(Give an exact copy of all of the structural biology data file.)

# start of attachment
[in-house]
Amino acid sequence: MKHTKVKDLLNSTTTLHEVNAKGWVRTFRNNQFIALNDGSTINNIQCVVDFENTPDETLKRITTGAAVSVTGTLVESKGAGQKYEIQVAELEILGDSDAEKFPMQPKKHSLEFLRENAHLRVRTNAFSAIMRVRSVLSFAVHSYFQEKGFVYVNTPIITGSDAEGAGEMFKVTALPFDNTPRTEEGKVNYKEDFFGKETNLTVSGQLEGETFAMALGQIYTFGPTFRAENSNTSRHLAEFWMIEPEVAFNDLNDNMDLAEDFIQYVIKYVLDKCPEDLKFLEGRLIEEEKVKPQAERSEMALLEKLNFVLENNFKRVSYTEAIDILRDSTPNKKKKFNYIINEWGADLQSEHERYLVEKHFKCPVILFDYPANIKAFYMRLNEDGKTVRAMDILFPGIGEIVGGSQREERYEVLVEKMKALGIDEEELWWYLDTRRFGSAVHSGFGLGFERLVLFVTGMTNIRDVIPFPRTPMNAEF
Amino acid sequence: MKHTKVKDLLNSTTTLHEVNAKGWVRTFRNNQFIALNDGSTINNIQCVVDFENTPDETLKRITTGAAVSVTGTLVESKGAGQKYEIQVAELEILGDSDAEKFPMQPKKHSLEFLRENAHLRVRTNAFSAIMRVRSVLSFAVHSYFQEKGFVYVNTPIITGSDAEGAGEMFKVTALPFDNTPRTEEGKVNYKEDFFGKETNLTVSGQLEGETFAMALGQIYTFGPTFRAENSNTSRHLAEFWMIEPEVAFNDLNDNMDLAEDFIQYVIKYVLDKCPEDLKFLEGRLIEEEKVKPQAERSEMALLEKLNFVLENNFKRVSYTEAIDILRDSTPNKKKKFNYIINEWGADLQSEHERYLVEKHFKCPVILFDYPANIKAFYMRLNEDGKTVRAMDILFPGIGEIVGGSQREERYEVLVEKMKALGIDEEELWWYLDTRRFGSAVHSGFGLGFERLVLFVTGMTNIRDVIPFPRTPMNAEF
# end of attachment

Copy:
[in-house]
Amino acid sequence: MKHTKVKDLLNSTTTLHEVNAKGWVRTFRNNQFIALNDGSTINNIQCVVDFENTPDETLKRITTGAAVSVTGTLVESKGAGQKYEIQVAELEILGDSDAEKFPMQPKKHSLEFLRENAHLRVRTNAFSAIMRVRSVLSFAVHSYFQEKGFVYVNTPIITGSDAEGAGEMFKVTALPFDNTPRTEEGKVNYKEDFFGKETNLTVSGQLEGETFAMALGQIYTFGPTFRAENSNTSRHLAEFWMIEPEVAFNDLNDNMDLAEDFIQYVIKYVLDKCPEDLKFLEGRLIEEEKVKPQAERSEMALLEKLNFVLENNFKRVSYTEAIDILRDSTPNKKKKFNYIINEWGADLQSEHERYLVEKHFKCPVILFDYPANIKAFYMRLNEDGKTVRAMDILFPGIGEIVGGSQREERYEVLVEKMKALGIDEEELWWYLDTRRFGSAVHSGFGLGFERLVLFVTGMTNIRDVIPFPRTPMNAEF
Amino acid sequence: MKHTKVKDLLNSTTTLHEVNAKGWVRTFRNNQFIALNDGSTINNIQCVVDFENTPDETLKRITTGAAVSVTGTLVESKGAGQKYEIQVAELEILGDSDAEKFPMQPKKHSLEFLRENAHLRVRTNAFSAIMRVRSVLSFAVHSYFQEKGFVYVNTPIITGSDAEGAGEMFKVTALPFDNTPRTEEGKVNYKEDFFGKETNLTVSGQLEGETFAMALGQIYTFGPTFRAENSNTSRHLAEFWMIEPEVAFNDLNDNMDLAEDFIQYVIKYVLDKCPEDLKFLEGRLIEEEKVKPQAERSEMALLEKLNFVLENNFKRVSYTEAIDILRDSTPNKKKKFNYIINEWGADLQSEHERYLVEKHFKCPVILFDYPANIKAFYMRLNEDGKTVRAMDILFPGIGEIVGGSQREERYEVLVEKMKALGIDEEELWWYLDTRRFGSAVHSGFGLGFERLVLFVTGMTNIRDVIPFPRTPMNAEF